While there are some solid numbers on Uptime!, the album falls a bit flat in its low moments, and could have benefitted from a trimming down of a few tracks; forty minutes drags on a little towards the end and the sound begins dull out from the spunky music that the band began with. Perhaps this album is a grower and simply requires more time for the songs to really set in, so I encourage you to find that out for yourself.


Of Montreal – Aureate Gloom

ofmontrealRating: ★★★½☆

If you still somehow don’t know who Kevin Barnes and Of Montreal are, after the ever-impressive and prolific thirteen studio albums that he’s put out, I’m at a loss as to what to really say to you. Of Montreal is a household name at this point, and rightly so; this project has been around for almost twenty years now making slightly off kilter psychedelic indie rock for the ages. Aureate Gloom, the thirteenth in the vast collection from this group, finds the band striking a resonant chord once again, bringing together glam/trippy rock and funky lyrics to make for an odd yet enjoyable trip into whatever world Of Montreal are living in.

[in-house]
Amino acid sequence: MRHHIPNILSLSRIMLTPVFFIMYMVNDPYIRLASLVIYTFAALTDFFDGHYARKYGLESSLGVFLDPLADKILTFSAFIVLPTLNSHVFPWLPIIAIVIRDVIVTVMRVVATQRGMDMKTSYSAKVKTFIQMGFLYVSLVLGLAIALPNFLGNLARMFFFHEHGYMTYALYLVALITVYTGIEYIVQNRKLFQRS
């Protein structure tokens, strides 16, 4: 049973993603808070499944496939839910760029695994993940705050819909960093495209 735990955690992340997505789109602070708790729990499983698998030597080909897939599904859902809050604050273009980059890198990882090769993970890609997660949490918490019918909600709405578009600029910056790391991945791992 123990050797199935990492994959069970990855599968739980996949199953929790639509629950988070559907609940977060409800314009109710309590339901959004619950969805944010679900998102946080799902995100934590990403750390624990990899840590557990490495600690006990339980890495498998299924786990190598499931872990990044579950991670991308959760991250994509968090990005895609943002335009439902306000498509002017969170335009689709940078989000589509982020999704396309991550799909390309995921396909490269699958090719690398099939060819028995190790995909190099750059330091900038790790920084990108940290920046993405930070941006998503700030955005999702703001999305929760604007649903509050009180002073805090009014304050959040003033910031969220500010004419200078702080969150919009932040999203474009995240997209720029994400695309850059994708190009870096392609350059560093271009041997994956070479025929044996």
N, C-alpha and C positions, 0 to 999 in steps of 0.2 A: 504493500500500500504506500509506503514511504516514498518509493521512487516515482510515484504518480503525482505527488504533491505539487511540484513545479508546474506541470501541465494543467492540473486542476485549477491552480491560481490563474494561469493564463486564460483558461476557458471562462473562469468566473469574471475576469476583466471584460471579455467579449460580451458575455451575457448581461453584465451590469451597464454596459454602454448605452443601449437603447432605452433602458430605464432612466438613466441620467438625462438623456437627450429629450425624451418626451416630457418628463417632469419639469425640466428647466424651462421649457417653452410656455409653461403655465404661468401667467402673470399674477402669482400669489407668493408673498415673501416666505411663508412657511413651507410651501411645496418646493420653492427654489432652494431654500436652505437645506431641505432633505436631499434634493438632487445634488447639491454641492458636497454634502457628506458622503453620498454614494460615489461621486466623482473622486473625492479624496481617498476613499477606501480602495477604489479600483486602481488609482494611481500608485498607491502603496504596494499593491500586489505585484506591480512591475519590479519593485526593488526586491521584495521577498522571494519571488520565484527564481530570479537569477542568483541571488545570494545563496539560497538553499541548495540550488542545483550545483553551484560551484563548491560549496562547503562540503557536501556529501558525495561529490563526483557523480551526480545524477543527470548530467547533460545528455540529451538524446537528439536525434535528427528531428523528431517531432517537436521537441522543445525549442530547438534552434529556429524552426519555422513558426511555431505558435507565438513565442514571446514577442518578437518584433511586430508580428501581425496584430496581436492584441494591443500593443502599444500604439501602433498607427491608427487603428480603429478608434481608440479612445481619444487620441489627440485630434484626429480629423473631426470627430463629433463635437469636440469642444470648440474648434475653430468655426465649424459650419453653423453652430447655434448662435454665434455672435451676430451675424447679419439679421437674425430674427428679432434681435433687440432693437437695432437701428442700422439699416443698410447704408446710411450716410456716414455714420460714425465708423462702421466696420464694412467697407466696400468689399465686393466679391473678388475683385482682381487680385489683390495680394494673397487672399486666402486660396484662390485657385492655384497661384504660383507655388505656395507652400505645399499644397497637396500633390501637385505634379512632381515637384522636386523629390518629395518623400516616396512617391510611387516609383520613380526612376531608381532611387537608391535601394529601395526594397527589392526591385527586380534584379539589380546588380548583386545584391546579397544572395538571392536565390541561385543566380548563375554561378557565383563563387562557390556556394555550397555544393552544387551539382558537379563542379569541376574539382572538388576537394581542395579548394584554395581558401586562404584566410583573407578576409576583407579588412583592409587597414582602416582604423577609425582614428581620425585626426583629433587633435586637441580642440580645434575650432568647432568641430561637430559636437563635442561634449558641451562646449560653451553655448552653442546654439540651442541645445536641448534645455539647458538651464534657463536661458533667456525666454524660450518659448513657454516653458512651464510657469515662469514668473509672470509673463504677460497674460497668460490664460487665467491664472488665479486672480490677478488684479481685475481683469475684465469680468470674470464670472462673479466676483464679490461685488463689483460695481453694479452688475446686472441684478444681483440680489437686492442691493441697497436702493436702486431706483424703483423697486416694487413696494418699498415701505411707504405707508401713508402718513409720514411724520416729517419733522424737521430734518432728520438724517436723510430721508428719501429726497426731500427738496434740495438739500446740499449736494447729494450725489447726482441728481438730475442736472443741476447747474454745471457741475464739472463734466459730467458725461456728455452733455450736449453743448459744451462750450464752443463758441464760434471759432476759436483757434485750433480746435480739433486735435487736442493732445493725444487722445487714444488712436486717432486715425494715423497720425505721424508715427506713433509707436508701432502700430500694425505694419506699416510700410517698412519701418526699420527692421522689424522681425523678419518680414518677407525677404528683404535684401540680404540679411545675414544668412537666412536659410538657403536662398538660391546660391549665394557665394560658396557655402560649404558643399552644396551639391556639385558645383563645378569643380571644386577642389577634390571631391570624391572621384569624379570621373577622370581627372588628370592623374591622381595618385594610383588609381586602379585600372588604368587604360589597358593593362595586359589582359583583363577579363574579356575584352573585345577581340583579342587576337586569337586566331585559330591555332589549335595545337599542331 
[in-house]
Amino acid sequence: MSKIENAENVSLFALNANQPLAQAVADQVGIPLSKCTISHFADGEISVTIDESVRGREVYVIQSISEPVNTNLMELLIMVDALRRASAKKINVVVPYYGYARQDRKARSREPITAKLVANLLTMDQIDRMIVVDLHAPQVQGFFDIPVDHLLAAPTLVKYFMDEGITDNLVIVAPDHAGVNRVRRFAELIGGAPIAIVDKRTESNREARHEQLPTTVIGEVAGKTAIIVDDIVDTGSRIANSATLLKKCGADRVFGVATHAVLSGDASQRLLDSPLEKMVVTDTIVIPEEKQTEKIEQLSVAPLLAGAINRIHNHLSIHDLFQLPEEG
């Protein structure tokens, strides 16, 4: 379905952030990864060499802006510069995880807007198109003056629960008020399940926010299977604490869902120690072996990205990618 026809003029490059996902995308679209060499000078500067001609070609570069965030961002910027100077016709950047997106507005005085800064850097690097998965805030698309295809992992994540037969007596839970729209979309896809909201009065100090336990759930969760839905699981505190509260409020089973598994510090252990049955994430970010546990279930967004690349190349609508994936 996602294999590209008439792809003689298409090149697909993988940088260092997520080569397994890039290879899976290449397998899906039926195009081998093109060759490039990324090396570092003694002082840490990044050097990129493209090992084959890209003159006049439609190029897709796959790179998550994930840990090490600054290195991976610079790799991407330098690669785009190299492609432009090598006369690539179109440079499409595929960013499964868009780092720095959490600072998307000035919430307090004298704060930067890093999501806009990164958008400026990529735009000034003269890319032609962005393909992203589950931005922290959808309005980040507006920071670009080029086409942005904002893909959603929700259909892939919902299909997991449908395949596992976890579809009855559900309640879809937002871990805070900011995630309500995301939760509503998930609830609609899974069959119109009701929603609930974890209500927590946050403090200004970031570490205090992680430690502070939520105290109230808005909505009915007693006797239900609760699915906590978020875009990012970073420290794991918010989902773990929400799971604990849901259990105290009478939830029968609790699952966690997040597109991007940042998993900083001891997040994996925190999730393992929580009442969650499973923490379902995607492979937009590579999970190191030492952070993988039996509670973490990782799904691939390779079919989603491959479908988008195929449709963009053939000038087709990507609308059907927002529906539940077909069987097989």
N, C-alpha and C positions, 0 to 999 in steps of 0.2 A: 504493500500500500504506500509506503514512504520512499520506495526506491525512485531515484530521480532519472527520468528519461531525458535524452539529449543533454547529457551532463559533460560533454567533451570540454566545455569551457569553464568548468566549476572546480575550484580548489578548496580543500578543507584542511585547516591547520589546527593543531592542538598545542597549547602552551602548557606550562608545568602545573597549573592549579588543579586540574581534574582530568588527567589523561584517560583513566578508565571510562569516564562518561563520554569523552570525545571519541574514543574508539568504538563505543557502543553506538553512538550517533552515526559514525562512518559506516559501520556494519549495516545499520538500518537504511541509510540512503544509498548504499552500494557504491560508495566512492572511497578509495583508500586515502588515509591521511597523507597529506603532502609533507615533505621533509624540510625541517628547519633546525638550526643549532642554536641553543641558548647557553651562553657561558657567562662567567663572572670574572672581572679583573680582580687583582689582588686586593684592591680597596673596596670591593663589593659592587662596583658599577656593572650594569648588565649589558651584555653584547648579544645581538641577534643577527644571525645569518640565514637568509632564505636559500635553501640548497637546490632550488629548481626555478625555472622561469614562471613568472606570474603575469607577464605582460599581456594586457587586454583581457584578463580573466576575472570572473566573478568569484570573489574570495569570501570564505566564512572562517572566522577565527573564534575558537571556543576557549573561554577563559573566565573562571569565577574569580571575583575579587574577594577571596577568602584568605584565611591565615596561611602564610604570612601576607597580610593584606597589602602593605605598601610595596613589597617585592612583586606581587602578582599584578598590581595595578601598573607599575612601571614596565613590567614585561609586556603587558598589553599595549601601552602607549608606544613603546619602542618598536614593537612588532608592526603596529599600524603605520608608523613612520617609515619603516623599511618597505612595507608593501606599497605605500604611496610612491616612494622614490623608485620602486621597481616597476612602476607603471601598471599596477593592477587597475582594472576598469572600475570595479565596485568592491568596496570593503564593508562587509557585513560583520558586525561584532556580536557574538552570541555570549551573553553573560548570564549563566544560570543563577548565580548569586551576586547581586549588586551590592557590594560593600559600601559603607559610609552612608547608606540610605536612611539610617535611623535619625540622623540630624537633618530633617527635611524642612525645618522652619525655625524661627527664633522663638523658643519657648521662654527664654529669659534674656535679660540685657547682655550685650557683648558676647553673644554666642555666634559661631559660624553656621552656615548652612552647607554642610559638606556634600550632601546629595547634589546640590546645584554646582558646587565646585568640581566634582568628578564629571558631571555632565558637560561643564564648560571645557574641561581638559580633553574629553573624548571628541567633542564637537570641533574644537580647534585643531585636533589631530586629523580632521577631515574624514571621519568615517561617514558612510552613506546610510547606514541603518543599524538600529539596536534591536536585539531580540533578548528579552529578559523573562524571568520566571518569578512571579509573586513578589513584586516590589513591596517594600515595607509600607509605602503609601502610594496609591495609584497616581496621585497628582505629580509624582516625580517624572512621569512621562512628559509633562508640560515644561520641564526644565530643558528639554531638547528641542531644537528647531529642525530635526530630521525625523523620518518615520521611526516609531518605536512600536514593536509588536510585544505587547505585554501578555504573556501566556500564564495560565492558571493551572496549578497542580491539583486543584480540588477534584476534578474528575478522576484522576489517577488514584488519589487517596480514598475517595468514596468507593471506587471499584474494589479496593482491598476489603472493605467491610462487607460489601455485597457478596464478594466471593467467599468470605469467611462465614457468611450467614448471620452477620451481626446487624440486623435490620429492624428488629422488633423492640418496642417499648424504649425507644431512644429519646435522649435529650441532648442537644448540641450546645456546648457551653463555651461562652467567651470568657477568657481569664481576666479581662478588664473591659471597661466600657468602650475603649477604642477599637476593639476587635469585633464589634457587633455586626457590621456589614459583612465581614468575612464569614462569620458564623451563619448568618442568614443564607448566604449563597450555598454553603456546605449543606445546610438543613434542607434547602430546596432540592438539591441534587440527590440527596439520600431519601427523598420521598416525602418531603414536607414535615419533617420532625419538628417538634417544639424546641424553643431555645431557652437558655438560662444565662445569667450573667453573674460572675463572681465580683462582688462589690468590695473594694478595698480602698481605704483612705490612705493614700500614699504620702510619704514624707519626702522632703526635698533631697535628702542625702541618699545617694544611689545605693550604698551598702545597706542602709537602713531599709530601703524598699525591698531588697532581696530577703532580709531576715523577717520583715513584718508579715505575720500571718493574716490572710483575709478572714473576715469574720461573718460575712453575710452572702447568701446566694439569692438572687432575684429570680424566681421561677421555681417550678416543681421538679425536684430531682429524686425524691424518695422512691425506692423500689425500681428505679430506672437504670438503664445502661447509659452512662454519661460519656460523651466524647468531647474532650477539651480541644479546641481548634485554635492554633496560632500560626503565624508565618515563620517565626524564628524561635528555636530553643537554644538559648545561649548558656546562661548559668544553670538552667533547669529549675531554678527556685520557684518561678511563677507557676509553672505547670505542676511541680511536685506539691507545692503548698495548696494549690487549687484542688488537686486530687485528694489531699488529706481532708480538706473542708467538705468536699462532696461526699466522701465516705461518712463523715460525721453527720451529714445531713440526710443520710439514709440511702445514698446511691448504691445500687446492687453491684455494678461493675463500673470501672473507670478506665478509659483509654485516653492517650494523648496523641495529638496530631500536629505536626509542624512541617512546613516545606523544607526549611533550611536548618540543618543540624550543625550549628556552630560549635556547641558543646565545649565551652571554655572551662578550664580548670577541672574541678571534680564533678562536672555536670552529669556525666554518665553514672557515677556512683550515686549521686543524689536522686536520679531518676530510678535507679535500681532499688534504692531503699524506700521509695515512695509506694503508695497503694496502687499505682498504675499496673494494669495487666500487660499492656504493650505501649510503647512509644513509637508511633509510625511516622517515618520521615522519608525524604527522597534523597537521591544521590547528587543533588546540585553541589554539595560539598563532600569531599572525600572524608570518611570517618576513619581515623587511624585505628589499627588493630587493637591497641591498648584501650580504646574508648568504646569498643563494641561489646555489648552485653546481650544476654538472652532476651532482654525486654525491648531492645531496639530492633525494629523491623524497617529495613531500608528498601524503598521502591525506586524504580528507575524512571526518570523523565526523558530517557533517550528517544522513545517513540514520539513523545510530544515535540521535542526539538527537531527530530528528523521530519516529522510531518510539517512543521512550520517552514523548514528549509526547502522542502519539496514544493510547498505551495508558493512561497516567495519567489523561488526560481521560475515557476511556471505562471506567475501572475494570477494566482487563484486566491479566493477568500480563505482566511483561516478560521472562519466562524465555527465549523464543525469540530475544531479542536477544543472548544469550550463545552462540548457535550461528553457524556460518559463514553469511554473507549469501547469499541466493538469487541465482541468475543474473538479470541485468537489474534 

It’s remarkable after all these albums that this band is still able to put out the hits; Aureate Gloom has a fair number of tracks that feel simultaneously familiar and novel. Opening up the album is “Bassem Sabry,” which launches you right into the groovy realm of the band, as springy disco guitar puts the spunk in this song, and then Barnes’ voice steps in to spiral around with immaculate diction, all of which inspire the same twisted distortion of our own perception of the music. This opening number is a great start, and when Barnes says “I believe in witches/I believe in you,” he brings in yet another element of fantasy to the mix, but often the fantasy isn’t whimsical, but grounded in scathing words sometimes chastising a group or part of life. Later, on “Virgilian Lots,” the music mirrors this grounding with the eerie synths and the gritty guitars.